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Arthroscopic Management for Degenerative Arthritis of the Knee

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Arthroscopic Management for Degenerative Arthritis of the Knee ICL chapter 16 Michael J. Stuart, MD Presented by: Phillip A. Pullen, DO Overview Treatment of DJD in ... – PowerPoint PPT presentation

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Title: Arthroscopic Management for Degenerative Arthritis of the Knee


1
Arthroscopic Management for Degenerative
Arthritis of the Knee
  • ICL chapter 16
  • Michael J. Stuart, MD
  • Presented by
  • Phillip A. Pullen, DO

2
Overview
  • Treatment of DJD in the young patient remains a
    challenge to date (due to the inability to
    reconstitute hyaline cartilage)
  • Restoration of articular cartilage defects is
    under investigation and involves 3 principle
    methods repair, regeneration or replacement
  • The body is limited in its ability to repair
    hyaline cartilage

3
Overview
  • In the future, maybe growth factor stimulation of
    cells for repair
  • Other solutions include periosteal or
    perichondral autografting
  • Repair of defects is performed by inserting
    autogenic osteochondral plugs or fresh
    osteochondral allografts

4
Overview
  • Initial treatment of OA of the knee is
    non-surgical and involves
  • Activity modification
  • PT for strengthening
  • Low impact aerobics
  • NSAIDS
  • Weight loss
  • Energy absorbing insoles
  • Ambulatory aids and bracing
  • Intra-articular steroid or hyaluronan injections

5
Overview
  • Symptoms refractory to the prior treatments may
    require
  • Open or arthroscopic debridement
  • Osteotomy (HTO or DFO)
  • Prosthetic arthroplasty
  • Prosthetic arthroplasty should not be applied to
    the young, athletic population with DJD

6
Goals of Arthroscopy for the Painful OA knee
  • Define pathology and treatment plan
  • Treat a specific problem (degen. Meniscal tear)
  • Prolong the use of the knee
  • Burks RT Arthroscopy and degenerative arthritis
    of the knee A review of the literature.
    Arthroscopy 1990643-47

7
Goals of Arthroscopy for the Painful OA knee
  • Arthroscopic lavage and debridement has resulted
    in short term relief in the majority of patients
    but the natural history of the disease process is
    most likely not altered
  • Significant controversy surrounding the
    arthroscopic debridement of the OA knee
  • Sharkey in the Journal of Arthroplasty, 1997,
    raised 3 fundamental questions that must be
    answered does arthroscopy for OA change the
    natural history of the disease, is the outome
    related to a placebo effect, and how can any
    improvement be explained on a clinical or
    biochemical level.

8
Arthroscopic Debridement
  • Arthroscopic Debridement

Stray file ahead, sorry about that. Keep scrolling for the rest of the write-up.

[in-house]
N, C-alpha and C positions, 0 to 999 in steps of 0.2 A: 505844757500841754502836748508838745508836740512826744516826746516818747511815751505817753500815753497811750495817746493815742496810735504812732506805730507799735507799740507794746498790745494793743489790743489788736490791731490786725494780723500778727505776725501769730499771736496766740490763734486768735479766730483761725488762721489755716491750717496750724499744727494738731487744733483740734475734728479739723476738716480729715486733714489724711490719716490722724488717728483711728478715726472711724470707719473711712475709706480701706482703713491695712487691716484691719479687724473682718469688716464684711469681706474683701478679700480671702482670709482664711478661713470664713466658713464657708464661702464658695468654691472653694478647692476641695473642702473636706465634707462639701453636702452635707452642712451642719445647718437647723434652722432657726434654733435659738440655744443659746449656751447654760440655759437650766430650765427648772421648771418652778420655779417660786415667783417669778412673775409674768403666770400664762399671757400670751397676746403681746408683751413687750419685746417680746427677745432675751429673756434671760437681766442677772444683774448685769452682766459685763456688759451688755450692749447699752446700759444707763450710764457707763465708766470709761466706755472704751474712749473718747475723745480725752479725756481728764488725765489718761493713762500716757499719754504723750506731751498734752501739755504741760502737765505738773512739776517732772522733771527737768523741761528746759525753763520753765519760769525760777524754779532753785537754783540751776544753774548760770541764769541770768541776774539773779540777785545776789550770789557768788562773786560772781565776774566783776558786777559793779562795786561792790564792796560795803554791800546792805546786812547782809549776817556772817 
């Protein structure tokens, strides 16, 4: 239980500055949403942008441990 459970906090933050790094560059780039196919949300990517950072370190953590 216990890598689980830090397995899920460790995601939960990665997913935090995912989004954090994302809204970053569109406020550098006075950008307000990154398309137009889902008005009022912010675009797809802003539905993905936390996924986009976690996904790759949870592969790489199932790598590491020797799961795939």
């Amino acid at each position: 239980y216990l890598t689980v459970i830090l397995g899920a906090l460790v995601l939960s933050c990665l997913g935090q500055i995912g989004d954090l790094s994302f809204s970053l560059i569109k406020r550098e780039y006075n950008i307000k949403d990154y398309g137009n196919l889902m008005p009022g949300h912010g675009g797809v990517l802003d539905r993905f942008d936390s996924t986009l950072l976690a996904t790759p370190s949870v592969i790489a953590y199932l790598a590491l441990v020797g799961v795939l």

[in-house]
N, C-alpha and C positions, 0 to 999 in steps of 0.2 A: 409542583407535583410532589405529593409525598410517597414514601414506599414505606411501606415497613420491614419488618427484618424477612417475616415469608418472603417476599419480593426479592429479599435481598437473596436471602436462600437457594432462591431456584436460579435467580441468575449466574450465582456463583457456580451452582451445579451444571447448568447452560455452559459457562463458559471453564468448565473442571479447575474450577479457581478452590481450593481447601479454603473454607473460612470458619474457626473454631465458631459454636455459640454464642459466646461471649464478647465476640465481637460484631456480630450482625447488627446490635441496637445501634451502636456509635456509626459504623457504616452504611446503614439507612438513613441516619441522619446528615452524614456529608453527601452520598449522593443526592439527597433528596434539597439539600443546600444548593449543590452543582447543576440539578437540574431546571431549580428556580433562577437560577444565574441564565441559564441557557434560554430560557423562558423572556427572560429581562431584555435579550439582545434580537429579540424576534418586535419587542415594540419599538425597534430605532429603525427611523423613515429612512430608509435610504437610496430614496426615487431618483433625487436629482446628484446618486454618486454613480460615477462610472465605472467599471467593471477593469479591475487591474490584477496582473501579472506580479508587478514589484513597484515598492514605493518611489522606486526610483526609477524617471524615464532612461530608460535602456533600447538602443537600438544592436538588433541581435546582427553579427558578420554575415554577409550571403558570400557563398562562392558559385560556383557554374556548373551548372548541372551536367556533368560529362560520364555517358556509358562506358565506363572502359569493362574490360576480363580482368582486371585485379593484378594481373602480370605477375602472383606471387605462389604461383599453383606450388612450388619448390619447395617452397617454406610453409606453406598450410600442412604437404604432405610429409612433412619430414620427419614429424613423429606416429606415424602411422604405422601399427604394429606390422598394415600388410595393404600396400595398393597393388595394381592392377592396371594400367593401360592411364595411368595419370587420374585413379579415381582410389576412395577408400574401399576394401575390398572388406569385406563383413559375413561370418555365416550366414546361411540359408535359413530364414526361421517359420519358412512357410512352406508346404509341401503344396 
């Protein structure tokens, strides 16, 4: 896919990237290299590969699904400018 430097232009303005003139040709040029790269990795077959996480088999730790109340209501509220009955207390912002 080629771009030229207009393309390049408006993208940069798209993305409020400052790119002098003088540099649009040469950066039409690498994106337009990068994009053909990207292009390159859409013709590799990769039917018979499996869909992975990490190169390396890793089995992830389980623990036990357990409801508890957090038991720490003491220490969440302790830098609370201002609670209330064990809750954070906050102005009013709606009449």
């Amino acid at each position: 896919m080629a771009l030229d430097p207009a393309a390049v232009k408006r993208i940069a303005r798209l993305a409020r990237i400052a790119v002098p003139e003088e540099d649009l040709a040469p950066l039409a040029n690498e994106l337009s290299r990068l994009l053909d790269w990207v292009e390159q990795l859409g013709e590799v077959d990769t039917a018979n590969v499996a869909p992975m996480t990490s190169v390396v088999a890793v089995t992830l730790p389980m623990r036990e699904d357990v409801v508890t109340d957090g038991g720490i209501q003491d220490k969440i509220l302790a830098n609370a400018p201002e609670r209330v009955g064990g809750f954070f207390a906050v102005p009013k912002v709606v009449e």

• May involve lavage, partial meniscectomy, limited
    synovectomy, excision of osteophytes, loose body
    removal, and cartilage shaving
  • Removal of joint irritants has been suggested to
    arrest the disease process and relieve symptoms
  • Some explanations for the relief of pain include
    the anesthetic effect of saline, removal of
    particulate debris and degradative enzymes and
    the interruption of pain impulses by chloride
    ions.

9
Results of Arthroscopic Debridement
  • Sprague found small risks associated as well as
    improvement in 74 of his patients after 1 year
  • Timoney and associates revealed early failure at
    6 months (27) and 45 good results at 4 years
    follow up
  • Rand found that removal of unstable meniscal
    fragments combined with joint lavage was
    beneficial. He also found that degen. Changes
    adversely affected the results

10
Results of Arthroscopic Debridement
  • Anderson et al. found that preoperative xrays
    correlated well with outcome in a retrospective
    study of patients over the age of 50
  • They found good to excellent results in 68 of
    knees with a joint space gt1mm and only 29 good
    to excellent results in knees with a joint space
    lt1mm on nonweightbearing films

11
Results of Arthroscopic Debridement
  • Salisbury and associates recommended that
    patients with varus deformities be excluded from
    consideration for arthroscopic debridement
    because they found only 32 of patients had pain
    relief and good results whereas 94 of normally
    aligned knees had good results.

12
Results of Arthroscopic Debridement
  • Ogilvie-Harris and Fitsialos found 2 yrs of
    relief following arthroscopic debridement for
    degenerative arthritis.
  • Best results occurred in patients with mild
    disease, normal alignment, and an unstable
    meniscal tear
  • Much lower success rates were found with
    bicondylar disease, malalignment and
    chondrocalcinosis

13
Results of Arthroscopic Debridement
  • McLaren and associates were unable to find and
    factors that correlated with outcome
  • They retrospectively reviewed 171 patients
  • They found marked but unpredictable improvement
    in 1 out of every 3 patients

14
Results of Arthroscopic Debridement
  • Gibson et al. did a prospective study on 20
    patients with moderate unilateral OA.
  • They assigned the knees randomly for lavage vs
    debridement and removal of all osteophytes
  • Neither procedure improved their patients symptoms

15
Results of Arthroscopic Debridement
  • Merchan and Galindo took 80 patients and
    randomized them into surgical and non surgical
    groups
  • Entrance criteria no patellofemoral
    involvement, limited radiographic degenerative
    changes, a normal mechanical axis, pain of sudden
    onset or pain less than 6 months, and no history
    of previous surgery
  • They found surgery to be a useful technique
    according to HSS scores at a mean follow up of 2
    years
  • The main benefit was the treatment of other
    problems associated with the patients OA

16
Results of Arthroscopic Debridement
  • Moseley and associates performed a study to look
    at the placebo effect of arthroscopy
  • 10 patients 5 placebo (only skin puncture
    wounds), 3 underwent lavage alone, and 2 had a
    standard debridement
  • All 5 reported improvement in their knee pain at
    6 mos. 4 out of 5 recommended the procedure to
    family and friends

17
Indications for Arthroscopic Debridement
  • Indications for arthroscopic debridement, partial
    meniscectomy and or loose body removal include
  • A discrete chief complaint
  • Acute onset of localized joint line pain
  • Persistent effusion
  • Catching or locking
  • Mild to mod. Degenerative changes on xray